A chirimen silk gift cloth featuring the Chinese poet Rinnasei with two cranes, under a large plum tree branch. Yuzen-dyeing with sagara and regular embroidery. Very good condition, with several small stains. 26" x 30". Chinese poet Rinnasei (Ch.Lin Ho Tsing, Lin Ho-Ching, Lin Bu or Lin Hejing) was born in AD 967 in an old and well-known Confucian family in the city of Hangzhou, China. When he was young, Rinnasei toured many places but later returned to Hangzhou, disillusioned with the court, the political situation, and his own ambition of becoming an official through imperial examinations. He began to live an impoverished life of the scholar-gentleman on a wilderness island on West Lake. Rinnasei cleared the weeds, planted 300 plum trees, and raised cranes while writing. He earned a meager living by selling plum trees. A bachelor, Rinnasei acquired the reputation of the plum trees taking the place of a wife, and the cranes as his children.
In the ensuing twenty years he never set foot in the nearby city of Hangzhou. He enjoyed wide fame despite his seclusion from society. After his death, Rinnasei was conferred with the honorific title, “Sir He-jing” by the Chinese emperor.
His eccentric attitude and his works retained a vivid place in Song cultural imagination and later works. Rinnasei's example inspired an entire cult of the plum tree during the Southern Song Period... Wang Mian, a 14th century Yuan painter, exclusively painted plum trees to metaphorize his own lonely stand in a barbarian-ruled world. Now we shift to Japan: 'nanga' is a term broadly used to indicate an eighteenth-century Japanese painting style inspired by the ideals of the Chinese literati. This foreign influence entered Japan during the Edo period , despite the country's self-imposed isolation of the time.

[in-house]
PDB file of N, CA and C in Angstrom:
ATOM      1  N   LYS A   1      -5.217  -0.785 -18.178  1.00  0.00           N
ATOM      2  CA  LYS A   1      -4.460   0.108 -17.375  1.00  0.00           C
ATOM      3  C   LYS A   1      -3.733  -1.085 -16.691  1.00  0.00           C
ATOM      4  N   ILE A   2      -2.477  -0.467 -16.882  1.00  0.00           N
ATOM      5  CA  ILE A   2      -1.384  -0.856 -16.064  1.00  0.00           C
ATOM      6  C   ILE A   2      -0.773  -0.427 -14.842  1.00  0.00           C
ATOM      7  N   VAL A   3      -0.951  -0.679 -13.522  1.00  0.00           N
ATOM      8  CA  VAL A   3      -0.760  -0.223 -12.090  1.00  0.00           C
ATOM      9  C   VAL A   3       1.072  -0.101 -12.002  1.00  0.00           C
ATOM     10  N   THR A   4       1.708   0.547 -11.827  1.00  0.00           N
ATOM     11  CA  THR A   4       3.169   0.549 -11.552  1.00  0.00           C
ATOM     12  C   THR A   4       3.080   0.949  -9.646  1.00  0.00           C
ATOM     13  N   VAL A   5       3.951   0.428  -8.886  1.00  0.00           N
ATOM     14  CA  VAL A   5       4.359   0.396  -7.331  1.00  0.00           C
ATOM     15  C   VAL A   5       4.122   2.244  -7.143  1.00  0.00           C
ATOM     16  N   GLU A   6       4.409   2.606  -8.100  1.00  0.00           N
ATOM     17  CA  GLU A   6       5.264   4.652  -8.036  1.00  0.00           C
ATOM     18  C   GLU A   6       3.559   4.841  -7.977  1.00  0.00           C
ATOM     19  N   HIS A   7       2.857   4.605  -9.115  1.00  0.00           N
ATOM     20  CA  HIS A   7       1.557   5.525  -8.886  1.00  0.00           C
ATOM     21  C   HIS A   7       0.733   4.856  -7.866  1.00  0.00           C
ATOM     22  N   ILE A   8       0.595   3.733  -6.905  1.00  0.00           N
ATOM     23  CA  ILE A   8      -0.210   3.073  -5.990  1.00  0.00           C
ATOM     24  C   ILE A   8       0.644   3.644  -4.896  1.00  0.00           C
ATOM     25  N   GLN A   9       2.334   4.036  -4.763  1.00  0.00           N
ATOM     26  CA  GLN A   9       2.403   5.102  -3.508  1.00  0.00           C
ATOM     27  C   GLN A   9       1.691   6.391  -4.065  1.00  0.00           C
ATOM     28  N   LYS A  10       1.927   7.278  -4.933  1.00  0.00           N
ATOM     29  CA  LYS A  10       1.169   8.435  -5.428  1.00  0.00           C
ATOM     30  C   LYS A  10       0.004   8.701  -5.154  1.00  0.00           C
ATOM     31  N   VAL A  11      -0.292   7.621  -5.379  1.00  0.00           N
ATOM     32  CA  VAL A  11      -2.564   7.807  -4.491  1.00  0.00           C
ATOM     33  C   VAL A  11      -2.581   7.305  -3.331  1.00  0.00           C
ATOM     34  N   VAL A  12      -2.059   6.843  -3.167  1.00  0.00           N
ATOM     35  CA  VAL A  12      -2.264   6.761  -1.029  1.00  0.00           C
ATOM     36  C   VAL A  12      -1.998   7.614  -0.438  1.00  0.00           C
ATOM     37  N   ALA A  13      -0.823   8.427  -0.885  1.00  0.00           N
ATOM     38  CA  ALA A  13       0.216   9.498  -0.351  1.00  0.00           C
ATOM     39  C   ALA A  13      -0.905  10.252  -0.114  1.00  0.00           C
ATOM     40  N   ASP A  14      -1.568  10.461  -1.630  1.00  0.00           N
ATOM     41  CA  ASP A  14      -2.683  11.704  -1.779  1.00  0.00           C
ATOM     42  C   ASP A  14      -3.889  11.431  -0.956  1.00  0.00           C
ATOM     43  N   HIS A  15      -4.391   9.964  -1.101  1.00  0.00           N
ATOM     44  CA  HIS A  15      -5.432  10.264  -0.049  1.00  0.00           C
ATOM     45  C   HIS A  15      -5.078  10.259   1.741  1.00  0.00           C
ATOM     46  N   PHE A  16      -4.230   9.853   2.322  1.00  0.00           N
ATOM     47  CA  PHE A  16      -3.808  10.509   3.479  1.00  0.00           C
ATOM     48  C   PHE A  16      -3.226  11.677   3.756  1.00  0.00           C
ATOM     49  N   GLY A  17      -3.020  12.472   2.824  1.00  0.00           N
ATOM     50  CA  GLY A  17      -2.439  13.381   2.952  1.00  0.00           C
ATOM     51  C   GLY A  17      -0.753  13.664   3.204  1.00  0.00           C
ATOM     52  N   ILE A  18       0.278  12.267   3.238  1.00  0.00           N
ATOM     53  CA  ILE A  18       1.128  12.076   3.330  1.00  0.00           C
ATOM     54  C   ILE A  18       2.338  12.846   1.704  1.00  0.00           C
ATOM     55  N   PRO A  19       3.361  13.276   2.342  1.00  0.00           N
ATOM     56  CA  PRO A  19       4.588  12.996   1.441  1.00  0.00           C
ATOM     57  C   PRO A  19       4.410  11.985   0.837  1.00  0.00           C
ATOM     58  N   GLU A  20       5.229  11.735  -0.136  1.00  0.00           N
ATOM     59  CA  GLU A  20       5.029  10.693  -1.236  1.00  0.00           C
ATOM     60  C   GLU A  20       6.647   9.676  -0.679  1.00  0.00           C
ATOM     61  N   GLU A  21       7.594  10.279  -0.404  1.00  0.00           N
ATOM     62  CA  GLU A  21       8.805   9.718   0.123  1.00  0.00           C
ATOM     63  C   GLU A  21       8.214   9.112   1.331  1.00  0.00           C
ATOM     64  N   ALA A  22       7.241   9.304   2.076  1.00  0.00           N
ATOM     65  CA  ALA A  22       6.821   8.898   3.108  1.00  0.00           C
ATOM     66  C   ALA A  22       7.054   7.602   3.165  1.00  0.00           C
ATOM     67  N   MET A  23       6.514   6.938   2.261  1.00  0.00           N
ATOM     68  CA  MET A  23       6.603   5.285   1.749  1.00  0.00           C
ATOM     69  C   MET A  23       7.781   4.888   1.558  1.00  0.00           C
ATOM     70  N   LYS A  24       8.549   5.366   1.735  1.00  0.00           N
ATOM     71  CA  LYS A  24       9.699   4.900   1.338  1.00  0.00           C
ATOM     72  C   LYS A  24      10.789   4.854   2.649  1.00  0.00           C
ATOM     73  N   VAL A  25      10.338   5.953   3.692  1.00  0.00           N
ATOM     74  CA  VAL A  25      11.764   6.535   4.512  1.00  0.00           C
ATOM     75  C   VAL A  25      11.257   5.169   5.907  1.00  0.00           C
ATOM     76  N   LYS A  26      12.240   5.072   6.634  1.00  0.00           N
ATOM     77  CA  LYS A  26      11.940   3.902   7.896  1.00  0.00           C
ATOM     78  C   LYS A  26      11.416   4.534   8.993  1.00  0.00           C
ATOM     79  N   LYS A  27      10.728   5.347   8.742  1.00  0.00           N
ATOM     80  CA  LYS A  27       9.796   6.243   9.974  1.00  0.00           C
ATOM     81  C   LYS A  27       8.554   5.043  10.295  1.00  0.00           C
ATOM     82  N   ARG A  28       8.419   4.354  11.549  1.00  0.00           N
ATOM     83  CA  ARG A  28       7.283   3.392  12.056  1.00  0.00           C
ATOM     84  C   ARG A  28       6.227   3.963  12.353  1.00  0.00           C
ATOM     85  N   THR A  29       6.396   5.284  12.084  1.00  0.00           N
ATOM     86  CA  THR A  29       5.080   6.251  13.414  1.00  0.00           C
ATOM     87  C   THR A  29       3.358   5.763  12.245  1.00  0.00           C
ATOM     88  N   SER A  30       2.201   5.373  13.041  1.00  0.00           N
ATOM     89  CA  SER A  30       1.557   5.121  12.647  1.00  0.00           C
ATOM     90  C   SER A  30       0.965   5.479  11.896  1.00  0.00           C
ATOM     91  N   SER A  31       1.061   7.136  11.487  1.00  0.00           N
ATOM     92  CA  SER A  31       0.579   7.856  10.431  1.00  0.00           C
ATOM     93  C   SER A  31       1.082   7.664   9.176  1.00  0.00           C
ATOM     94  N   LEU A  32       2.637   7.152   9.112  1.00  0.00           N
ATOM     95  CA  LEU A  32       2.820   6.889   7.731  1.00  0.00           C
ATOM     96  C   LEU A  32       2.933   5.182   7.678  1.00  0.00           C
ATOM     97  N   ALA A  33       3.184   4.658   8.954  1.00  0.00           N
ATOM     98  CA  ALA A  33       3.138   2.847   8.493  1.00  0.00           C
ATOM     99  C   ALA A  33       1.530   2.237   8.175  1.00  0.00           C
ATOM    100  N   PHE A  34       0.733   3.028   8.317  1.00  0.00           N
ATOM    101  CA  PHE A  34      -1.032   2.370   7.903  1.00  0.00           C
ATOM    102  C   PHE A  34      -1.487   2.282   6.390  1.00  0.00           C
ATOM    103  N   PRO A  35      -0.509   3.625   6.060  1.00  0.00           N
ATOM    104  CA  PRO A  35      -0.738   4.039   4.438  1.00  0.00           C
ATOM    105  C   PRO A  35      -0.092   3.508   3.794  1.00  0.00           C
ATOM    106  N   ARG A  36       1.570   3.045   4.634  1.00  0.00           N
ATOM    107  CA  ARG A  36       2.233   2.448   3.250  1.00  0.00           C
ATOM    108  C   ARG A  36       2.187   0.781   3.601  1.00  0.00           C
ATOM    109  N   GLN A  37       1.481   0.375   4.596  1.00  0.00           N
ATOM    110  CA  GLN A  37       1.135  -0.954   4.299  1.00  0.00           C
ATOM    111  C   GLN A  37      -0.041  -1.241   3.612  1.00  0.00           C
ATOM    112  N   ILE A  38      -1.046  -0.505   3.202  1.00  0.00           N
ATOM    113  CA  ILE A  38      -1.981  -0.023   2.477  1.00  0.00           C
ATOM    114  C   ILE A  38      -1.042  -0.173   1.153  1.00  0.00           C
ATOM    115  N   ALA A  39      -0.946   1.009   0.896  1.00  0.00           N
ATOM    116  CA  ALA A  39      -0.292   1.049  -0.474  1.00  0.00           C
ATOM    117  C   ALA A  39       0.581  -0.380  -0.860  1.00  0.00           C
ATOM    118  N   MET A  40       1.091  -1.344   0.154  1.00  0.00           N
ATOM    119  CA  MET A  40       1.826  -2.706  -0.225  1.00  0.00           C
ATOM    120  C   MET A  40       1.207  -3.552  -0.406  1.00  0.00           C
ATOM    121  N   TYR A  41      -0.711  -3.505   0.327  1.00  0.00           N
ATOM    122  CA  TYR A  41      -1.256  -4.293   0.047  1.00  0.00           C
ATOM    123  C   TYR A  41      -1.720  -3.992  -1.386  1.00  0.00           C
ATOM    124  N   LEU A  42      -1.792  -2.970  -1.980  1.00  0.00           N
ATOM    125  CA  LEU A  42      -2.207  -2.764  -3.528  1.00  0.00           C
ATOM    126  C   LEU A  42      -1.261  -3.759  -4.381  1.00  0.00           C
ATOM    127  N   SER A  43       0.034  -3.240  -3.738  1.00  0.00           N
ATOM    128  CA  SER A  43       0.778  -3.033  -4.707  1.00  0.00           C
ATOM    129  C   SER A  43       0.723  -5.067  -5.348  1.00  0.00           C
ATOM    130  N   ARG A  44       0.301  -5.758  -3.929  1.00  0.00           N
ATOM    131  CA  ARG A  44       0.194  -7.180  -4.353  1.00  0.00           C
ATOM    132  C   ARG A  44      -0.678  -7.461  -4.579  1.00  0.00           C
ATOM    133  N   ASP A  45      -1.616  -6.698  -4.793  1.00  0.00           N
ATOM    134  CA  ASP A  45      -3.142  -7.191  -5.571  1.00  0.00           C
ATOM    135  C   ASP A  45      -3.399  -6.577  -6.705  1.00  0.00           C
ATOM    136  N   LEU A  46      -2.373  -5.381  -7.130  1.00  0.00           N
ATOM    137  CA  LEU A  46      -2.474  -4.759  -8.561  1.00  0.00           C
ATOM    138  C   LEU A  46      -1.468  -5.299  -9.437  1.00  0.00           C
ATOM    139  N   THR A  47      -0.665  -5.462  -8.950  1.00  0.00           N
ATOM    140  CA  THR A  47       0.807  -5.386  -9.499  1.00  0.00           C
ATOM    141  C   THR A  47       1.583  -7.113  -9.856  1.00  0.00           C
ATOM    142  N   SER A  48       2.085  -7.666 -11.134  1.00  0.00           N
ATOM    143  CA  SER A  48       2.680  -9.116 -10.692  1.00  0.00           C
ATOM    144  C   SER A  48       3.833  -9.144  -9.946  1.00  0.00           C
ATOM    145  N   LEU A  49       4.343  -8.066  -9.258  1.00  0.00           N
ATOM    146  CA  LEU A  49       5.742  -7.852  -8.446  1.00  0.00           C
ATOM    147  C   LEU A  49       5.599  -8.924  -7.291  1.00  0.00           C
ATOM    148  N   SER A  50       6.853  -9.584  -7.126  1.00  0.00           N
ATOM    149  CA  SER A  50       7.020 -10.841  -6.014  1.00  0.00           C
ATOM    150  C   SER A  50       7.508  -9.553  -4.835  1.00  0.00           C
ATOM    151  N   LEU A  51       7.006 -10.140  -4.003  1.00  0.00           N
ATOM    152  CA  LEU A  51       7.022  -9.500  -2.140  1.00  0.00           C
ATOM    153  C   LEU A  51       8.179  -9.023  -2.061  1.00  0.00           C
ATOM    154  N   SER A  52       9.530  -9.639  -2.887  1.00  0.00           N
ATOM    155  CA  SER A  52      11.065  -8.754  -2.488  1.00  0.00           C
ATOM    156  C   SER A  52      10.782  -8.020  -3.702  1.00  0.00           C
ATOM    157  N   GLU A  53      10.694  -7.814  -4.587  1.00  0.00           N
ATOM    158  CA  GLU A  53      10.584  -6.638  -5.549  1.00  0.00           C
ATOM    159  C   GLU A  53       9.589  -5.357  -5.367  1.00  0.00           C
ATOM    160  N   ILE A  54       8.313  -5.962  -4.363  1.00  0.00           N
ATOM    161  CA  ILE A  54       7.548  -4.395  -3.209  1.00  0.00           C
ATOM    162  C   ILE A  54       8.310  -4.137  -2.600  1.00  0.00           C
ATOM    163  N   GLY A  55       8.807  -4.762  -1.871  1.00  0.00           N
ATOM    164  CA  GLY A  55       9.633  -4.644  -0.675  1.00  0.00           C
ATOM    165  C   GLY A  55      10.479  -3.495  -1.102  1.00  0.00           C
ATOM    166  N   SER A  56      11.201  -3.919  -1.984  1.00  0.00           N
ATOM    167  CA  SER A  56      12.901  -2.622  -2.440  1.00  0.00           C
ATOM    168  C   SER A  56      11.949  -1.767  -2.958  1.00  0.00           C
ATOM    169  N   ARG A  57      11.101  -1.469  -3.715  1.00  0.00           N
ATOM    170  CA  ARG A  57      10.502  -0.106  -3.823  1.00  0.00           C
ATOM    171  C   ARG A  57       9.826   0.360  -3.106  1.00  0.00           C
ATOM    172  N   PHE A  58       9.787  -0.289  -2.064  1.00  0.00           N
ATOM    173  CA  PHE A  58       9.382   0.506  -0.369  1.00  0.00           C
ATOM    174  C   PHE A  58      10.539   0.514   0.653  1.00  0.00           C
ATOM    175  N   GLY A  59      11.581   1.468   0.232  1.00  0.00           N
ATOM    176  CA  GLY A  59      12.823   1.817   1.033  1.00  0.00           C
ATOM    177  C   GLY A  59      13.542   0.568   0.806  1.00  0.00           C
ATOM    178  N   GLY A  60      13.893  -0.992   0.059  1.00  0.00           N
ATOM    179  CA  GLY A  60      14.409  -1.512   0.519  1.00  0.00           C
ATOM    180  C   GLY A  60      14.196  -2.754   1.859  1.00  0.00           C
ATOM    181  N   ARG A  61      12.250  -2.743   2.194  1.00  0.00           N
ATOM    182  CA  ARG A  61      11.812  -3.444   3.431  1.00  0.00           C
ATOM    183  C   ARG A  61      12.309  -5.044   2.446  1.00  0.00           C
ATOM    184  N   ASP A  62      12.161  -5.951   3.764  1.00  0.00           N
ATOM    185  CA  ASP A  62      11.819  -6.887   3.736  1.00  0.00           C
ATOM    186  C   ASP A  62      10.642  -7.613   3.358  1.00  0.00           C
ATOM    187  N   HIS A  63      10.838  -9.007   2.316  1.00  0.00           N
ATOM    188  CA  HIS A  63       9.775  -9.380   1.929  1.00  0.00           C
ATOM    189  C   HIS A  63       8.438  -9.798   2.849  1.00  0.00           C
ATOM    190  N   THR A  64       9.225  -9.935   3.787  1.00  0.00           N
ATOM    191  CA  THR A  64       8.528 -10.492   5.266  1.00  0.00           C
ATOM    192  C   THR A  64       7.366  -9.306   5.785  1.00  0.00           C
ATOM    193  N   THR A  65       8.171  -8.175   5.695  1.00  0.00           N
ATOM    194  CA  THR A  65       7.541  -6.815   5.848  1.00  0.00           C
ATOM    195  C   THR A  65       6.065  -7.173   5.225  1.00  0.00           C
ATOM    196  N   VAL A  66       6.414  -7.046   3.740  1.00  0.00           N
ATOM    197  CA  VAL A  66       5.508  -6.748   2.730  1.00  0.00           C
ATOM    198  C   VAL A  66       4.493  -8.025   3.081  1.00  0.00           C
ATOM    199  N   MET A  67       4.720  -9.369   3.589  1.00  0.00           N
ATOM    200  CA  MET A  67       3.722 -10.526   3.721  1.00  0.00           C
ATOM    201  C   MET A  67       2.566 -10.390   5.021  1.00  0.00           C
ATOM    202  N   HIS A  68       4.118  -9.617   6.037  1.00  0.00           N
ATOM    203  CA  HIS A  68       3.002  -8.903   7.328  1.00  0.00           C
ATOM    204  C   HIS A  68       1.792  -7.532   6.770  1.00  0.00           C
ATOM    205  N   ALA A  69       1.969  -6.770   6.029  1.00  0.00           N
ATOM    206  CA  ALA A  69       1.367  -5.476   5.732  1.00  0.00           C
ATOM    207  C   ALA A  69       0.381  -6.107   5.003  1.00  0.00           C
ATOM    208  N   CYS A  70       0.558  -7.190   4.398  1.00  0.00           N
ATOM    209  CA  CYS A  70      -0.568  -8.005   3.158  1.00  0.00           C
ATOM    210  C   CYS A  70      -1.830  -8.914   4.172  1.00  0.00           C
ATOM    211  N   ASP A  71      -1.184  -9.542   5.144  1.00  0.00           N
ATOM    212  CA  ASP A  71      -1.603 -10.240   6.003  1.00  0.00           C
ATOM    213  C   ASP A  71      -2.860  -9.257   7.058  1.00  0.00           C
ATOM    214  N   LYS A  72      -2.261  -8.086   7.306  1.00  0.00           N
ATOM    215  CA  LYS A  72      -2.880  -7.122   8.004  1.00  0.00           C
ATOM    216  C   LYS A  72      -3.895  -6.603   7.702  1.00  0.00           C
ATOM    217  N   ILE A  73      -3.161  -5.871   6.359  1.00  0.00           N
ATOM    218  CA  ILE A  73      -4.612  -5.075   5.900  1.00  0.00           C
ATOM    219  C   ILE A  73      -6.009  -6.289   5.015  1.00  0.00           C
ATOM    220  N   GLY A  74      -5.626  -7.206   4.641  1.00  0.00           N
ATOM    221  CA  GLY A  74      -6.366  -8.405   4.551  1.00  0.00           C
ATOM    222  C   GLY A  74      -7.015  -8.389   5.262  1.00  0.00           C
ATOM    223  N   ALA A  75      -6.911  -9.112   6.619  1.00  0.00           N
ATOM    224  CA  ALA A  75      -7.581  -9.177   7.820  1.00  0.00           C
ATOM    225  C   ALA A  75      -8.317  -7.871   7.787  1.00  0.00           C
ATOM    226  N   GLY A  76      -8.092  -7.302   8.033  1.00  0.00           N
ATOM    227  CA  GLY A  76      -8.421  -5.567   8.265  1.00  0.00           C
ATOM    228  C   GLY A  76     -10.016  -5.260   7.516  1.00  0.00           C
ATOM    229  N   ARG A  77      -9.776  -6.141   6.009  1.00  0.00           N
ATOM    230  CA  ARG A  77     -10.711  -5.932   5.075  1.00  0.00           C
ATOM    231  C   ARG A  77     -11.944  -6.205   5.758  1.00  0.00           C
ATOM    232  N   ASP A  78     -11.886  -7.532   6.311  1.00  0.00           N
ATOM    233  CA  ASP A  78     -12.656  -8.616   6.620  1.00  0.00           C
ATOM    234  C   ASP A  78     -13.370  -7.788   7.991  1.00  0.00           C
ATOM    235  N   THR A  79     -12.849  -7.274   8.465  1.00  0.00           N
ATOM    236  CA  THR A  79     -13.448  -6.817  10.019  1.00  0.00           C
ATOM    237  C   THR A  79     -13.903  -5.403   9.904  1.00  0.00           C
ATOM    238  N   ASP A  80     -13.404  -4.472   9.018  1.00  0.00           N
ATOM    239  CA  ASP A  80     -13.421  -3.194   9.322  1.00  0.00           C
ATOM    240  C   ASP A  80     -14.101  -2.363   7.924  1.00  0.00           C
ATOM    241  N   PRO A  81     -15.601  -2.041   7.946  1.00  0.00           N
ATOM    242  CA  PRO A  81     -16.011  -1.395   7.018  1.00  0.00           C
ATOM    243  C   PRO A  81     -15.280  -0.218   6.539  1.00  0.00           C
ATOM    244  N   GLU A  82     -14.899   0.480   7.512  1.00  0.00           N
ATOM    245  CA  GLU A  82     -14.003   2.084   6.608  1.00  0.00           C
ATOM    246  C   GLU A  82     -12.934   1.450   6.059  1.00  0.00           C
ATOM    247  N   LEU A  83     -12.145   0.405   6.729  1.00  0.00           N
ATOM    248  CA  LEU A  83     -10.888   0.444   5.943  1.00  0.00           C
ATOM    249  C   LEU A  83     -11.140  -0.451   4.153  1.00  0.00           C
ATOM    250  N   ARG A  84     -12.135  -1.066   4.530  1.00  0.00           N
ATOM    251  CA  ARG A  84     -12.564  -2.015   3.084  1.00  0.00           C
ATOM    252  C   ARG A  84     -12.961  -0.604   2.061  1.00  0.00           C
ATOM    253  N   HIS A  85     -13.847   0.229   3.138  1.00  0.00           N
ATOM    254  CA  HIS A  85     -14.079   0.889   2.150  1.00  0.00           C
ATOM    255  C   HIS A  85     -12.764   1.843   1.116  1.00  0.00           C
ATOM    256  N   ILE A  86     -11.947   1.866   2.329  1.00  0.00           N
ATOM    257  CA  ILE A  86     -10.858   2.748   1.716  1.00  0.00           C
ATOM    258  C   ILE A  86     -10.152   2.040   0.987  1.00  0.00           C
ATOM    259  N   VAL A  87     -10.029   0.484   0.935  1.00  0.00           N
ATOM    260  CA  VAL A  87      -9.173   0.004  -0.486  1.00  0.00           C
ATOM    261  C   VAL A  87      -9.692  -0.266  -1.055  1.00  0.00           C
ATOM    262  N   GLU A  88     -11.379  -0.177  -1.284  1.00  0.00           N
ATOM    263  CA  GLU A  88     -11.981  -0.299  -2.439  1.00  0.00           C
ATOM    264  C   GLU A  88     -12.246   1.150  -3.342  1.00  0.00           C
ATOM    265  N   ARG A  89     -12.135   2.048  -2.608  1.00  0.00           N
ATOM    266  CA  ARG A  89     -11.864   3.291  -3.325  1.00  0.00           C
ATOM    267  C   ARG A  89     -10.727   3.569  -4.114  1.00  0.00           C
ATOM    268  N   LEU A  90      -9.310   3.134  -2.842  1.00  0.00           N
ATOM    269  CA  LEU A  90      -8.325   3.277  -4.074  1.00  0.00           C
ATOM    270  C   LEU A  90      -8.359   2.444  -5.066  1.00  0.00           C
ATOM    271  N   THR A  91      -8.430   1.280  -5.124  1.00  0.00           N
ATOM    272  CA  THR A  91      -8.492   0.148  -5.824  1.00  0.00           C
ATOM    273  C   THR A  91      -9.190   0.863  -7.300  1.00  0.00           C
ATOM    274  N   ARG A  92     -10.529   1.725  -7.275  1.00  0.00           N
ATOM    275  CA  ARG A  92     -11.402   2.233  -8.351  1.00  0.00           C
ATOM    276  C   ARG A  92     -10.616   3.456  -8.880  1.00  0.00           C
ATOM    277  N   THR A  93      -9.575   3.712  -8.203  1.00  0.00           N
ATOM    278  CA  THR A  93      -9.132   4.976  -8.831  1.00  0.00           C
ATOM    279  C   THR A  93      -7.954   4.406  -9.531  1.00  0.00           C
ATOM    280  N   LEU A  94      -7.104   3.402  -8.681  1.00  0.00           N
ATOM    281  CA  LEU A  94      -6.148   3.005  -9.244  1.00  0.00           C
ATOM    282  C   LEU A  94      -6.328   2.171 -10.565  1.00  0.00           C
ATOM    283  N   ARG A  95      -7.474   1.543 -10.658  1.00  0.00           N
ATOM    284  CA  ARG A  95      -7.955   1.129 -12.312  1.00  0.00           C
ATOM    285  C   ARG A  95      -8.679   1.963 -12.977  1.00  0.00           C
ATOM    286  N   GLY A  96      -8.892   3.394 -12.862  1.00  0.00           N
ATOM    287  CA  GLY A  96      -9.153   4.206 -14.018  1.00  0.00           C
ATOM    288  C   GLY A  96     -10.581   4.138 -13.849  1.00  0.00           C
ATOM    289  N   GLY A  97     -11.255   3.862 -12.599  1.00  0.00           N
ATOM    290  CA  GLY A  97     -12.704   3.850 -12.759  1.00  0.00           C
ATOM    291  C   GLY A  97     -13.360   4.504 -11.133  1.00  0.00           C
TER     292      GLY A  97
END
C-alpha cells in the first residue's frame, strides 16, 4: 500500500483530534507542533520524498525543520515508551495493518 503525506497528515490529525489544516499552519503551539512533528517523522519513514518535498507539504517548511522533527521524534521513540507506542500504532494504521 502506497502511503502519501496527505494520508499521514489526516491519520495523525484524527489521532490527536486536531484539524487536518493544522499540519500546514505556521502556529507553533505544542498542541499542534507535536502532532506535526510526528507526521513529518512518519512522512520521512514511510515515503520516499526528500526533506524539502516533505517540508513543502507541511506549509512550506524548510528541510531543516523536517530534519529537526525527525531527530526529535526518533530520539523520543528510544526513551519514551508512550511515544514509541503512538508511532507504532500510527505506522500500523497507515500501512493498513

In philosophy, Japanese Nanga artists followed the path of the Chinese literati, scholars who dedicated their lives to the pursuit of knowledge and the arts of poetry, music, and painting. Their artistic productions were intended to express noble thoughts rather than copy external reality and were meant for personal pleasure; their desire to emulate the bohemian, reclusive lifestyle of Chinese scholar-painters; and to pay respect to the Confucian moral code and the Daoist esteem for eccentricity and individuality. Many Japanese literati art-works such as this fukusa portray idealized visions of scholarly life in China, a life many artists longed for as they endured increasingly restrictive shogun government policies. Many of their paintings express a desire to emulate the Chinese literati custom of retreating into the countryside during periods of troubled leadership and political unrest. Urban dwellers in Edo Japan appreciated such idyllic views of country life because, even then, Japan was a crowded, urbanized nation. Scenes on many of the 18th and 19th centuries of this style, such as this one with the elderly gentleman Rinnasei with his cranes, were considered appropriate as gifts for elderly gentlemen on their birthdays, expressive of wishes for long, happy lives. Following is one of the few poems that Rinnasei left behind, as most of his work purposefully was left to perish. The poem was inspired by the smell of fresh plum blossoms: " When everything has faded they alone shine forth,
encroaching on the charms of smaller gardens.
Their scattered shadows fall lightly on clear water,
their subtle scent pervades the moonlit dusk.
Snowbirds look again before they land,
butterflies would faint if they but knew.
Thankfully I can flirt in whispered verse,
I don't need a sounding board or winecup."